Drops of anointing will splash about me during the next many hours, for we are off to Lancaster today to help celebrate with Pastor Sean Manzano and his family the 7th anniversary of the founding of Rushing Wind Worship Center.

We’re leaving early–around noon–for I want to take a little time to photograph the Mormon Rocks and the trains that are always chugging around that area. The massive rock formation is named for a group of Mormons who traveled through the Cajon Pass in covered wagons on their way from Salt Lake to southern California. We’ll get to our hotel room in time to rest a bit before the service tonight.

I live on the cusp of wonder. Tonight I will sit with life-long friends in a congregation of Apostolic believers, and we will worship and sing and listen and talk. There will be a rush of the Spirit of God, and we will clap and rejoice, and around me will settle as points of light the holy presence of God.

We’ll be tired tonight, Jerry and I, and I will lie on my bed ready to fall asleep, and as I often do, I will think of the comfort of sleep and rest. . . and will anticipate the morning, another day on the edge of wonder.

 

Leadership Seminar at Big Bear

A blessing from God is that even though we are no longer full-time in the ministry, many people invite us to be a part of their churches and of their activities. It delights both Jerry and me for it lets us continue to give from the abundance of blessings that over the course of our lives we have received. For although we are much older now, God and His Work continue to be the center of our lives, and we are most fulfilled when we are engaged in His business.

Recently, Jerry was asked to teach a session during the Garrett’s leadership retreat, so on Saturday morning we drove to Big Bear Lake–actually to the YMCA camp in Fawnskin–where those dear people had included us in their schedule. We ate breakfast and lunch with their group, attended a couple of sessions, and walked about the magnificent grounds.

Brother and Sister Garrett assumed the pastorate of The Lighthouse Pentecostal church about three years ago. Building on what other men of God before them had established, they have, through hard work and spiritual dedication, made significant progress toward building a great church in Yucaipa. They may be embarrassed when they see this, but I want you to look at a couple of images I snapped during Saturday’s seminar. You are seeing examples that speak to godly leadership and to subsequent church growth–both in spiritual and material senses.

They are amazing people, and my heart rests easy when I think of them and others of their caliber in whose hands–under God–resides the future of the Apostolic Church in the earth.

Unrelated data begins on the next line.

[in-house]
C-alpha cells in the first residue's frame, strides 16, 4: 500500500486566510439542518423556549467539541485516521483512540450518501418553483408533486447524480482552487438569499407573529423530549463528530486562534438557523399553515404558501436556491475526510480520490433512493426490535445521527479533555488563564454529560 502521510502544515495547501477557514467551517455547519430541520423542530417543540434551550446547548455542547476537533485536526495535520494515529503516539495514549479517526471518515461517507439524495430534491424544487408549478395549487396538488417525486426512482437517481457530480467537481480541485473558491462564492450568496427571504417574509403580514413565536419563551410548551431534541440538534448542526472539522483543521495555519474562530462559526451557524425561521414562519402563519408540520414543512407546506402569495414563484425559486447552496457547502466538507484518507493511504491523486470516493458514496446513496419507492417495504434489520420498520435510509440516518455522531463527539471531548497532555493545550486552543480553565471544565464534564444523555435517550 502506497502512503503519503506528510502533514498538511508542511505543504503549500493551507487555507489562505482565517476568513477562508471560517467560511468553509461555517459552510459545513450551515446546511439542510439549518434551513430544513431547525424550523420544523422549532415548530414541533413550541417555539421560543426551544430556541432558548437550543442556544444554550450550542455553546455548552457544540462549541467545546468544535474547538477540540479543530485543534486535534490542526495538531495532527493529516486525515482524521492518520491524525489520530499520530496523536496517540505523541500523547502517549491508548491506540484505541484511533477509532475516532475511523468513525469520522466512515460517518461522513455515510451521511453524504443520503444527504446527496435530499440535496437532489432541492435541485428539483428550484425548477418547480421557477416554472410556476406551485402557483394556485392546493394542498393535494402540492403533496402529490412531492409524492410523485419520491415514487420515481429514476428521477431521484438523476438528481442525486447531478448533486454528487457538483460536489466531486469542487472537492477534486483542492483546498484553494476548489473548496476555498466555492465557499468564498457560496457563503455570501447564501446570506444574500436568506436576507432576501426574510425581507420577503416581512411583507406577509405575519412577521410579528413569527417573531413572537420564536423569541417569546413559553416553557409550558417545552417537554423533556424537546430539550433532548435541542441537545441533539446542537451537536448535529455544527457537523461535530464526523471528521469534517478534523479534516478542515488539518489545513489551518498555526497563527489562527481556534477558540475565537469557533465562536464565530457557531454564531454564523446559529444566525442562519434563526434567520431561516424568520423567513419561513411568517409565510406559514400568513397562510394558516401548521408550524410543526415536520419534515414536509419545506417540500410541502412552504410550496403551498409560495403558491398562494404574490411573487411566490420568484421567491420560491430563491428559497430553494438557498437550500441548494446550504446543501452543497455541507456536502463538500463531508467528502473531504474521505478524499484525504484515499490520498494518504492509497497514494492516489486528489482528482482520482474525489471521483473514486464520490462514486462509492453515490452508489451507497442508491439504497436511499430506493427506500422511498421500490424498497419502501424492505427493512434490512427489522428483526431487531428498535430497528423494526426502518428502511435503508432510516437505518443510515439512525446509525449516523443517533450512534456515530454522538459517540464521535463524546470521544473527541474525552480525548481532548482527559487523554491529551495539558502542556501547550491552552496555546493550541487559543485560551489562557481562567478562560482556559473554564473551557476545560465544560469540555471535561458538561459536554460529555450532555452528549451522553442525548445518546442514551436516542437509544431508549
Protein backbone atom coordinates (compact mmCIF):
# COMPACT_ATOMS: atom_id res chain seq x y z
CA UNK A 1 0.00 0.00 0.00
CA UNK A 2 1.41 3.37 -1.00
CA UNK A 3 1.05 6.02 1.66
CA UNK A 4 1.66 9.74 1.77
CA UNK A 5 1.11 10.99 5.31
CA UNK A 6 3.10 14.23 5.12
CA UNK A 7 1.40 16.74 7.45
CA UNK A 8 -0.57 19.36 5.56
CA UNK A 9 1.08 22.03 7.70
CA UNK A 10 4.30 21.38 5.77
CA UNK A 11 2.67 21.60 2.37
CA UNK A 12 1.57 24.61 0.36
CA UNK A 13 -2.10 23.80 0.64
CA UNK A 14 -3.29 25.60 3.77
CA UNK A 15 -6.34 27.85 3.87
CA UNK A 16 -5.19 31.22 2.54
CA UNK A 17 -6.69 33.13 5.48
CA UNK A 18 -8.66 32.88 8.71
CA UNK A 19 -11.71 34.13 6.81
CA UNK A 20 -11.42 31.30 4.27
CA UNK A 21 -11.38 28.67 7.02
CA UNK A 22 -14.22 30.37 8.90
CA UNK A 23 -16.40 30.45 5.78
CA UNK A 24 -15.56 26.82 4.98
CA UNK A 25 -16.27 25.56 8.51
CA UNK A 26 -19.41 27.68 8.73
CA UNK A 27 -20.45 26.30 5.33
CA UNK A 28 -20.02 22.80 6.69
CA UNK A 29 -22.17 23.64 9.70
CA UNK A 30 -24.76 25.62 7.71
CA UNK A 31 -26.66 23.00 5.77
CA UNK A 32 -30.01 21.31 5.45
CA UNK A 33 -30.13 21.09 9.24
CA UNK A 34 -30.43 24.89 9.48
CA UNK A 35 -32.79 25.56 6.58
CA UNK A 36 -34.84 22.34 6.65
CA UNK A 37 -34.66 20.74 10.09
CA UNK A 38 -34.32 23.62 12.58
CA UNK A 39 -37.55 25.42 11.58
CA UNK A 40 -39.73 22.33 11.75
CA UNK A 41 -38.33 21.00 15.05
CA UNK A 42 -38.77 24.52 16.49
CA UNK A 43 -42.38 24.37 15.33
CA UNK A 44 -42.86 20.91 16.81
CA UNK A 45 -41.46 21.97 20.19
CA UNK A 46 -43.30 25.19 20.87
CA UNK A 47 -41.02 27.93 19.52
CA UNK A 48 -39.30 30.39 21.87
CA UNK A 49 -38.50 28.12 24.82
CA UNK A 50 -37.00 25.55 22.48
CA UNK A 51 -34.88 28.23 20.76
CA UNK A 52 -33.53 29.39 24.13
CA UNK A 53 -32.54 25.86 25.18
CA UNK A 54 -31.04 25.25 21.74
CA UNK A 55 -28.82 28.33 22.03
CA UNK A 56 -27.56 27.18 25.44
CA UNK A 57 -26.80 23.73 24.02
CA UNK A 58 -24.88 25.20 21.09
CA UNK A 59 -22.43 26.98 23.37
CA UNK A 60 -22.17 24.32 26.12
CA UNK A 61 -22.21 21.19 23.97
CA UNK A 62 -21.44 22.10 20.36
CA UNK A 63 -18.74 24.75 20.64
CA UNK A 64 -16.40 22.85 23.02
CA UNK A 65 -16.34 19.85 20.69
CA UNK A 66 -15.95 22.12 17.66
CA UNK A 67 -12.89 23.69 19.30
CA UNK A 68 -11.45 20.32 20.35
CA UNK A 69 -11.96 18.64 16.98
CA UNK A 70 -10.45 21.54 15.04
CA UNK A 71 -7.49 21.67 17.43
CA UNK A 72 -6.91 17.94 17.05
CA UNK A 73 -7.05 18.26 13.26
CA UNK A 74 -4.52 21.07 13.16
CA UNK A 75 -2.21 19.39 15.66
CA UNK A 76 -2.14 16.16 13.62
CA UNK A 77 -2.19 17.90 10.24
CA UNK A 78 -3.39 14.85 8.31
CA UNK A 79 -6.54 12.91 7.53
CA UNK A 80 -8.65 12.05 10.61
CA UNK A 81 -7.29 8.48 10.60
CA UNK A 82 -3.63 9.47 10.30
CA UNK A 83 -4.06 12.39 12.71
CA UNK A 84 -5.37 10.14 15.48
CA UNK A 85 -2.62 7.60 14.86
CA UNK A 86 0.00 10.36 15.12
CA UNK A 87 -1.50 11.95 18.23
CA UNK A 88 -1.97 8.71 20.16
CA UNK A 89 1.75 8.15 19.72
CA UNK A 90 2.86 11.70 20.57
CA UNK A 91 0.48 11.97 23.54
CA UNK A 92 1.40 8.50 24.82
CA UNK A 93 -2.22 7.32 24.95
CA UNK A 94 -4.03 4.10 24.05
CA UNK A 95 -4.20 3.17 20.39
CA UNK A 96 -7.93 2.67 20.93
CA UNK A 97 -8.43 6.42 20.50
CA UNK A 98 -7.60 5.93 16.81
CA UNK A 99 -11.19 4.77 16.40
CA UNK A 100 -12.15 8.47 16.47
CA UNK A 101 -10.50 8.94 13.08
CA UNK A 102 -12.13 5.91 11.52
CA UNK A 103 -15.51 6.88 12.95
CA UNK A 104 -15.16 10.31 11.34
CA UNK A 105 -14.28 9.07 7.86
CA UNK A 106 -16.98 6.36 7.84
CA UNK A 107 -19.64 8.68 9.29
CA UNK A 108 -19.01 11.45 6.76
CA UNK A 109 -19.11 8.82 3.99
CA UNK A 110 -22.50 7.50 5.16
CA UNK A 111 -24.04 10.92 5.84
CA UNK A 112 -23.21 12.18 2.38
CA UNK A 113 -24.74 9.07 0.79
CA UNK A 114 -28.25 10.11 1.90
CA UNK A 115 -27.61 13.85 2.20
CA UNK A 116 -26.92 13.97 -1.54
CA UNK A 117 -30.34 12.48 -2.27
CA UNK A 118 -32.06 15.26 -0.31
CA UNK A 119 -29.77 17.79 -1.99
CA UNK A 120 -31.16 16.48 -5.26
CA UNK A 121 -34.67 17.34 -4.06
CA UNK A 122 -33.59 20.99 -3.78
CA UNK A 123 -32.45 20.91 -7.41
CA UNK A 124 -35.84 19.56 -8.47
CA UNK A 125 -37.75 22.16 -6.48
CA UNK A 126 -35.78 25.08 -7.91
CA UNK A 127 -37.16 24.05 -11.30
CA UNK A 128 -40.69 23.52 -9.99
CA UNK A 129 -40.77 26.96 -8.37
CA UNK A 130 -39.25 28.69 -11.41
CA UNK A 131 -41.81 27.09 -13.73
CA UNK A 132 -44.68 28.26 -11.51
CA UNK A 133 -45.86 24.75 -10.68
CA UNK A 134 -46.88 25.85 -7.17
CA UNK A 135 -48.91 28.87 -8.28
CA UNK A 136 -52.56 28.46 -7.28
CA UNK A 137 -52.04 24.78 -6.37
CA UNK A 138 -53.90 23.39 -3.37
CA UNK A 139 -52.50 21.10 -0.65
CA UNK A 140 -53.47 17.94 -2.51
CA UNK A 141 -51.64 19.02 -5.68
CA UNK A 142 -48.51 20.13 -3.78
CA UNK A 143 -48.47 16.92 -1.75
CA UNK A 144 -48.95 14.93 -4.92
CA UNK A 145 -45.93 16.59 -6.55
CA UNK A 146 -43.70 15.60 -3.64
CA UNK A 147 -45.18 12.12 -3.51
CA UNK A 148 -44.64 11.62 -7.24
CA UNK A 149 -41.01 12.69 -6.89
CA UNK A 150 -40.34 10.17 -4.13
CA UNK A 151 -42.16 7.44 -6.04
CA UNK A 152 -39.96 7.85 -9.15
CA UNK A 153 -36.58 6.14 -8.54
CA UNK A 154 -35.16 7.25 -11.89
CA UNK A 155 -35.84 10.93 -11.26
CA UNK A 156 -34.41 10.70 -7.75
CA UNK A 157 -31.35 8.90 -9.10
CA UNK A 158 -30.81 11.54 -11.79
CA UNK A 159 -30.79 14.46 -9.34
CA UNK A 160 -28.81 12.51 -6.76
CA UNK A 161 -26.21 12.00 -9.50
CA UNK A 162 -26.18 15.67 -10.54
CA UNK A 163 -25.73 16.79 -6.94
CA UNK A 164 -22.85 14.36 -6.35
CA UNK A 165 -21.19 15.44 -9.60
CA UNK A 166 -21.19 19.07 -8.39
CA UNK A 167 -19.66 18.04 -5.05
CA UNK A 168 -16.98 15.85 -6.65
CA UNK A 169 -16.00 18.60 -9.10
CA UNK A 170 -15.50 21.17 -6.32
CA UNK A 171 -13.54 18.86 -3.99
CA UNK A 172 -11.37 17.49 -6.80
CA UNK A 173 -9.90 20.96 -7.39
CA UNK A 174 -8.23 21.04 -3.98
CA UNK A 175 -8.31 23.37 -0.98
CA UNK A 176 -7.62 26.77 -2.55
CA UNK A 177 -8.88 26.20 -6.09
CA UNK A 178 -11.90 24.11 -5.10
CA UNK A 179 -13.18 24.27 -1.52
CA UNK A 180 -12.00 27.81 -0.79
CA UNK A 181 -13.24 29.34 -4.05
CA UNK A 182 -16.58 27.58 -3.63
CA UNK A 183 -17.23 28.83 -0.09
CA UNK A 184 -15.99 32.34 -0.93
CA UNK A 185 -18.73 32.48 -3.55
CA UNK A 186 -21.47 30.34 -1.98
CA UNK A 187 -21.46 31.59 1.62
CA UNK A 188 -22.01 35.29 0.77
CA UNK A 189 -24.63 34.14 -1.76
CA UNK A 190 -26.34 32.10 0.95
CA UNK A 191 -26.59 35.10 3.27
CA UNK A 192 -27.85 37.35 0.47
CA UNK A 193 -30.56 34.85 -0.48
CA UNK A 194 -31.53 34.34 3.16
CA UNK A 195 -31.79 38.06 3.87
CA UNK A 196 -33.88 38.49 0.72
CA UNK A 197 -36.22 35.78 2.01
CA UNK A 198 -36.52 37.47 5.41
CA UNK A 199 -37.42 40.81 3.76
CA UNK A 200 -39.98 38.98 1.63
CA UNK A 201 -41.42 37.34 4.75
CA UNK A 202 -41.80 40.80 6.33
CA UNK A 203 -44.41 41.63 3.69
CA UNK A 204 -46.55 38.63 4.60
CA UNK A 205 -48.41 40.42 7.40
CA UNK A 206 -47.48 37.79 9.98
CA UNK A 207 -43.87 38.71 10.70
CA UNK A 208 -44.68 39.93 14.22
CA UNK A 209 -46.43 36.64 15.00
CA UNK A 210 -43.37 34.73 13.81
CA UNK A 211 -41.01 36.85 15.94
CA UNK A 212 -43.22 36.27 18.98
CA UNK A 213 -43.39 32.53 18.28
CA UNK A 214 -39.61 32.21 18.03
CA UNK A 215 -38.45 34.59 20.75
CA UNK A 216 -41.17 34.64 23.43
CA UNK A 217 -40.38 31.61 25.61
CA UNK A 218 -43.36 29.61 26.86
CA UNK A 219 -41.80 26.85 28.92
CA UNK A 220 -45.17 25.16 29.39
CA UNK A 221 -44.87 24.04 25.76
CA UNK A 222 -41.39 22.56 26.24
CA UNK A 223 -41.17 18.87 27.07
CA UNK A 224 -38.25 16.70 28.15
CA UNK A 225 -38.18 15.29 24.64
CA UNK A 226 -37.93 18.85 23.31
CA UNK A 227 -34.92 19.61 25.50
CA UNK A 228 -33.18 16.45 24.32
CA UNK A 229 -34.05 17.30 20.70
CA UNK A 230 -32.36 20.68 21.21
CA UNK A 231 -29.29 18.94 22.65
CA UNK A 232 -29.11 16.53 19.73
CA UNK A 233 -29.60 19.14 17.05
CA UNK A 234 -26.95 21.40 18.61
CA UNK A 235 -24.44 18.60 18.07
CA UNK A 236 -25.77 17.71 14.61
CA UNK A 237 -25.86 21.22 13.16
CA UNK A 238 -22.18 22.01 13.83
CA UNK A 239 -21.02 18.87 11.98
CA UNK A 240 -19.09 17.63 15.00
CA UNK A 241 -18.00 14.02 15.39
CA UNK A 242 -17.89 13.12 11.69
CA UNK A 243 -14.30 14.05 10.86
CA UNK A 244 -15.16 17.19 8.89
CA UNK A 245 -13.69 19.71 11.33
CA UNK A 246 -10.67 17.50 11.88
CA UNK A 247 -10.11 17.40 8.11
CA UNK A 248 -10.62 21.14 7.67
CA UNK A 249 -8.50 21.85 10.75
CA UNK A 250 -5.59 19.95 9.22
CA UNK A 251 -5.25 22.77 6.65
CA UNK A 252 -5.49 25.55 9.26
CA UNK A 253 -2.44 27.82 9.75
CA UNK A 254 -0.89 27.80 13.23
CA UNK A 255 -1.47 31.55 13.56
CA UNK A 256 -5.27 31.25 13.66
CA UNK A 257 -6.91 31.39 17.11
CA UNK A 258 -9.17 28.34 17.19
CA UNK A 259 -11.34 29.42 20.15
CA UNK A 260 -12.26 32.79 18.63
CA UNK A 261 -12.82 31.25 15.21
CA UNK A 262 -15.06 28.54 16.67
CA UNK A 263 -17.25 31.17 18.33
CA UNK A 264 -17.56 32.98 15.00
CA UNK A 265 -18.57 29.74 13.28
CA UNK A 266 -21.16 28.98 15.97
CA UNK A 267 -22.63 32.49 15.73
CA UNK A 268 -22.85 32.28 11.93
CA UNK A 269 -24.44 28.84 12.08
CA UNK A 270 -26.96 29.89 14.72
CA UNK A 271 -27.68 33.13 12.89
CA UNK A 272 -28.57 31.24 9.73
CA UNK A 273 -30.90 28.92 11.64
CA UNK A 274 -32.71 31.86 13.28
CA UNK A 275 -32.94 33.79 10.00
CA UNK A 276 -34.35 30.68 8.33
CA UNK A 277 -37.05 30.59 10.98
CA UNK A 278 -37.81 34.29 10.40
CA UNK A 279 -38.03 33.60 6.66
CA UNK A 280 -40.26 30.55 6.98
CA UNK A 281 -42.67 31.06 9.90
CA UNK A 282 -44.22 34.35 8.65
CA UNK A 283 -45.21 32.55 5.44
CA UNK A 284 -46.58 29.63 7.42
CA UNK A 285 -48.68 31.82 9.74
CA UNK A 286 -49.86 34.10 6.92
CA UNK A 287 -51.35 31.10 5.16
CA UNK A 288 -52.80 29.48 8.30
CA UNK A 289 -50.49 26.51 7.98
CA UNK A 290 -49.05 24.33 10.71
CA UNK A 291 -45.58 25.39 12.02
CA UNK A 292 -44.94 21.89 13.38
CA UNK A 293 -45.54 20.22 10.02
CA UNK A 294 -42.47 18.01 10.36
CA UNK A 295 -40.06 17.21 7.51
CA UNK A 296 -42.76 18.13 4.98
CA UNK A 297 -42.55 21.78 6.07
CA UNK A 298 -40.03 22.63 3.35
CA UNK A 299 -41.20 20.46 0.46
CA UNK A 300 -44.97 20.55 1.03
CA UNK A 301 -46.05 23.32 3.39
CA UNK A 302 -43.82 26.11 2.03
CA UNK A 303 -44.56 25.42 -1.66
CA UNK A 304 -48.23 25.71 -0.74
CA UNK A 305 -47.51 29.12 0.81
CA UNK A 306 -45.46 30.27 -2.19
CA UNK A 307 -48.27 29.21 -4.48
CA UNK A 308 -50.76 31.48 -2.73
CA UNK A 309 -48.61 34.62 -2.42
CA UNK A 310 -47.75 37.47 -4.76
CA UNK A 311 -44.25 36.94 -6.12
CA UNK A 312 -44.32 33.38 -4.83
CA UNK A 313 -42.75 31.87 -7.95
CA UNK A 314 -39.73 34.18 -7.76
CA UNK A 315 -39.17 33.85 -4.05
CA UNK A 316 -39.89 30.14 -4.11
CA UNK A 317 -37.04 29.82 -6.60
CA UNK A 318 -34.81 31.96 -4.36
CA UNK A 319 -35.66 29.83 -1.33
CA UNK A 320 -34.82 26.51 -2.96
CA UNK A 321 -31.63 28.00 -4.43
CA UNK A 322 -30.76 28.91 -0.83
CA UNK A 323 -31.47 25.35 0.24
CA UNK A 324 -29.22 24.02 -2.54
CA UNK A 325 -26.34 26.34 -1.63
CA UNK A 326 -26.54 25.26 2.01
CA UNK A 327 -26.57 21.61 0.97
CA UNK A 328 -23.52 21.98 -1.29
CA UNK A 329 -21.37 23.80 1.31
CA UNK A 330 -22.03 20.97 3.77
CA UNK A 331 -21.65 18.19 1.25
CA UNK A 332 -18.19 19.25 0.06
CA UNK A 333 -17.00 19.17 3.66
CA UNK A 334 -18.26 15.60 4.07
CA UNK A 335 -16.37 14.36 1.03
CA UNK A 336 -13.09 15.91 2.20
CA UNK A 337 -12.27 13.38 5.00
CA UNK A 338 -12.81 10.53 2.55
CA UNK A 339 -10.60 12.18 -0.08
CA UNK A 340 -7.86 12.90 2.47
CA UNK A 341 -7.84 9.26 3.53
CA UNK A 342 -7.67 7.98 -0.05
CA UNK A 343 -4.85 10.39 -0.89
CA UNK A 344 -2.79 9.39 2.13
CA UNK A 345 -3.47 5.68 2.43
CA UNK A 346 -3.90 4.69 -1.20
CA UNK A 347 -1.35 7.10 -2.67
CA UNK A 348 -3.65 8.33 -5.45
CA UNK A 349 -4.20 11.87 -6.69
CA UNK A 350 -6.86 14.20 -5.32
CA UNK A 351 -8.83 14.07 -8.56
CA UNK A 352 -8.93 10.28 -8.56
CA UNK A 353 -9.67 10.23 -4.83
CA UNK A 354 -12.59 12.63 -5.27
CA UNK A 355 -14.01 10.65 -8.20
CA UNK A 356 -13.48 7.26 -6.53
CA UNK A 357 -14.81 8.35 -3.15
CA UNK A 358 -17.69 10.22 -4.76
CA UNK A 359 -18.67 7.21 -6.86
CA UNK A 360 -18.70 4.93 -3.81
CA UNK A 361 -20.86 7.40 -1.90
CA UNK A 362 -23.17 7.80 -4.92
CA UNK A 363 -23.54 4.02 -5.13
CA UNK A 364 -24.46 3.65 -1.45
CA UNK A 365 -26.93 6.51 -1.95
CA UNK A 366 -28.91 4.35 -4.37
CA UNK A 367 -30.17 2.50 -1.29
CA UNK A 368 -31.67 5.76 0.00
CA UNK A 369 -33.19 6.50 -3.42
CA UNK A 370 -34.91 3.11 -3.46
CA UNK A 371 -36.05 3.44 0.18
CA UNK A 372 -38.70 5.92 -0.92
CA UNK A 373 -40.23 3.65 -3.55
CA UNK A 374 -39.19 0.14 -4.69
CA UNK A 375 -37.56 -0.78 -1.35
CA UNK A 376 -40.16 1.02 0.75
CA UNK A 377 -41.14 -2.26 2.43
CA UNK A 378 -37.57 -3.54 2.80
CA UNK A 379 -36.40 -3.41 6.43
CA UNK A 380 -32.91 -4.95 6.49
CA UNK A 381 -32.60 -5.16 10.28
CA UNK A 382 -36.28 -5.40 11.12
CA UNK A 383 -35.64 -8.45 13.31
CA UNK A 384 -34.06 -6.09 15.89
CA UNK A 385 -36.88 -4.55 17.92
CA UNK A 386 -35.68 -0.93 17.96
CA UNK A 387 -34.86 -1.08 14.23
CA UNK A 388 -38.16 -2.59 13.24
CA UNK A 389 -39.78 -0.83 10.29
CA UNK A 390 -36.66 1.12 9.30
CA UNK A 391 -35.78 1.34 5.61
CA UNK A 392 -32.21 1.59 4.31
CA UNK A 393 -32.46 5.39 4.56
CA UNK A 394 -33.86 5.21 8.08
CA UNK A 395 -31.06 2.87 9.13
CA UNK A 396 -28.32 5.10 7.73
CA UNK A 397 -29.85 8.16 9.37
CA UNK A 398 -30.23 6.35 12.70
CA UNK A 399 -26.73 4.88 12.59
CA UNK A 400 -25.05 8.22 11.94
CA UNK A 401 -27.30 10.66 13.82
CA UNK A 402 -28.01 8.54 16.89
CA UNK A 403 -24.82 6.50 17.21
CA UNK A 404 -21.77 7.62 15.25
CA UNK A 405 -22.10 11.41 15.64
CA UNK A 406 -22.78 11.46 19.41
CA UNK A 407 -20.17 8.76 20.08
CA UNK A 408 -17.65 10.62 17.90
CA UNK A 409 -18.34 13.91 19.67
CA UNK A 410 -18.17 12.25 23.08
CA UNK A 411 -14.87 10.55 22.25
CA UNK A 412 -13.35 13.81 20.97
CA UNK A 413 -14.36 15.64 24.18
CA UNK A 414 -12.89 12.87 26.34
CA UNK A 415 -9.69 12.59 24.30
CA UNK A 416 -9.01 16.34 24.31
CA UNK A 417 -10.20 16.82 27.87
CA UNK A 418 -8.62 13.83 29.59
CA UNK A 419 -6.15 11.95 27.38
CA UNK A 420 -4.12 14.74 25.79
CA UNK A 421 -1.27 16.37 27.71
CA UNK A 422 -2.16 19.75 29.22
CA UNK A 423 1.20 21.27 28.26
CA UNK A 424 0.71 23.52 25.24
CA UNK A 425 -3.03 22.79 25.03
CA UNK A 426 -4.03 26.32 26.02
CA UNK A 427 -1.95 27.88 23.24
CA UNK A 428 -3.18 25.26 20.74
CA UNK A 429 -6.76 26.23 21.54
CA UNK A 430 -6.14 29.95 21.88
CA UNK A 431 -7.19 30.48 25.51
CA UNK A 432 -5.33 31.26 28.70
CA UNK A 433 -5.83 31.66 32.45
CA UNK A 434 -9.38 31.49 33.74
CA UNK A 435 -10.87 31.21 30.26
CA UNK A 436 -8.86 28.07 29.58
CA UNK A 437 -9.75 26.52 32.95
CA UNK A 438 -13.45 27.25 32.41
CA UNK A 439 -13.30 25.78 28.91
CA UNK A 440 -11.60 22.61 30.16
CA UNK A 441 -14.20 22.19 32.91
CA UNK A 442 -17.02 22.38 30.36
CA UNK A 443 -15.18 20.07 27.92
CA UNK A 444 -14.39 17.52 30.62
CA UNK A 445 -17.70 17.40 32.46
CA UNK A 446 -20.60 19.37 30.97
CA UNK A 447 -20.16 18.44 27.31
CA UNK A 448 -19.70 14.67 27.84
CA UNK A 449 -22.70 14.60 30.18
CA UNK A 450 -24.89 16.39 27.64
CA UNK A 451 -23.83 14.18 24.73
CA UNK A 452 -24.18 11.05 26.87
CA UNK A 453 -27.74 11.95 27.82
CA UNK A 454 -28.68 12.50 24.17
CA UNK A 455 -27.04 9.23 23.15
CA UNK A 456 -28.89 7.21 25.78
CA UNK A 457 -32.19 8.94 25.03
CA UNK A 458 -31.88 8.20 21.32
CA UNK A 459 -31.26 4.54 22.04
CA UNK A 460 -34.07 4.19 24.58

(Many more pictures of this event on my Flickr site: http://www.flickr.com/photos/shirleyb/sets/72157631772205739/

Ladies Conference Finale

A close second to God’s people worshiping and praying together is when we have fun with each other, and last Saturday at the Doubletree brunch in Ontario was no exception. It was a blast!

The food was delicious. The atmosphere was PARTY!

The decorations were dynamite, cute as could be, yet carrying out the theme of the conference.

Newly placed as president and secretary of the department, Sisters Cupoli and Ghiloni stood with the board to honor the outgoing president, Sister Nita Hodges, presenting  a cruise for her and her husband.

A little teasing ensued on the platform, and then Sister Cobb proceeded to teach us a little Jamaican worship style.

Two sweet young men were brave enough to spend every service with us; one playing the bass, the other the drums. We honored them during the brunch.

Prizes were handed out, the vendors were generous with “give-aways,” as were the speakers and singers, and finally each group was uproariously calling their table number so that they would be chosen for a gift. Choose me! Choose me! It was delightful.

Finally, there were more singing, more speaking, more praying, and more rejoicing. Then it was over, this wonderful 3rd annual ladies conference of the UPCI Southern California District.

Magnificent Obsession

I have proved it to be so; I am obsessed with serving Jesus Christ, and with working in His Church.  I was born into an Apostolic home–to a fiery, caring preacher– spent my childhood around the godly people in the churches he pastored, married a preacher, produced children of similar mindset, and for these 53 years have been constantly involved in ministry. Never have I lived through one moment of wishing I were up to something else, nor of casting about for superior way, nor of sporting a jealous eye fixed on life in the easy, the mundane, the carnal. No,  I am obsessed with Jesus Christ, His Plan, His Church: It is a magnificent obsession.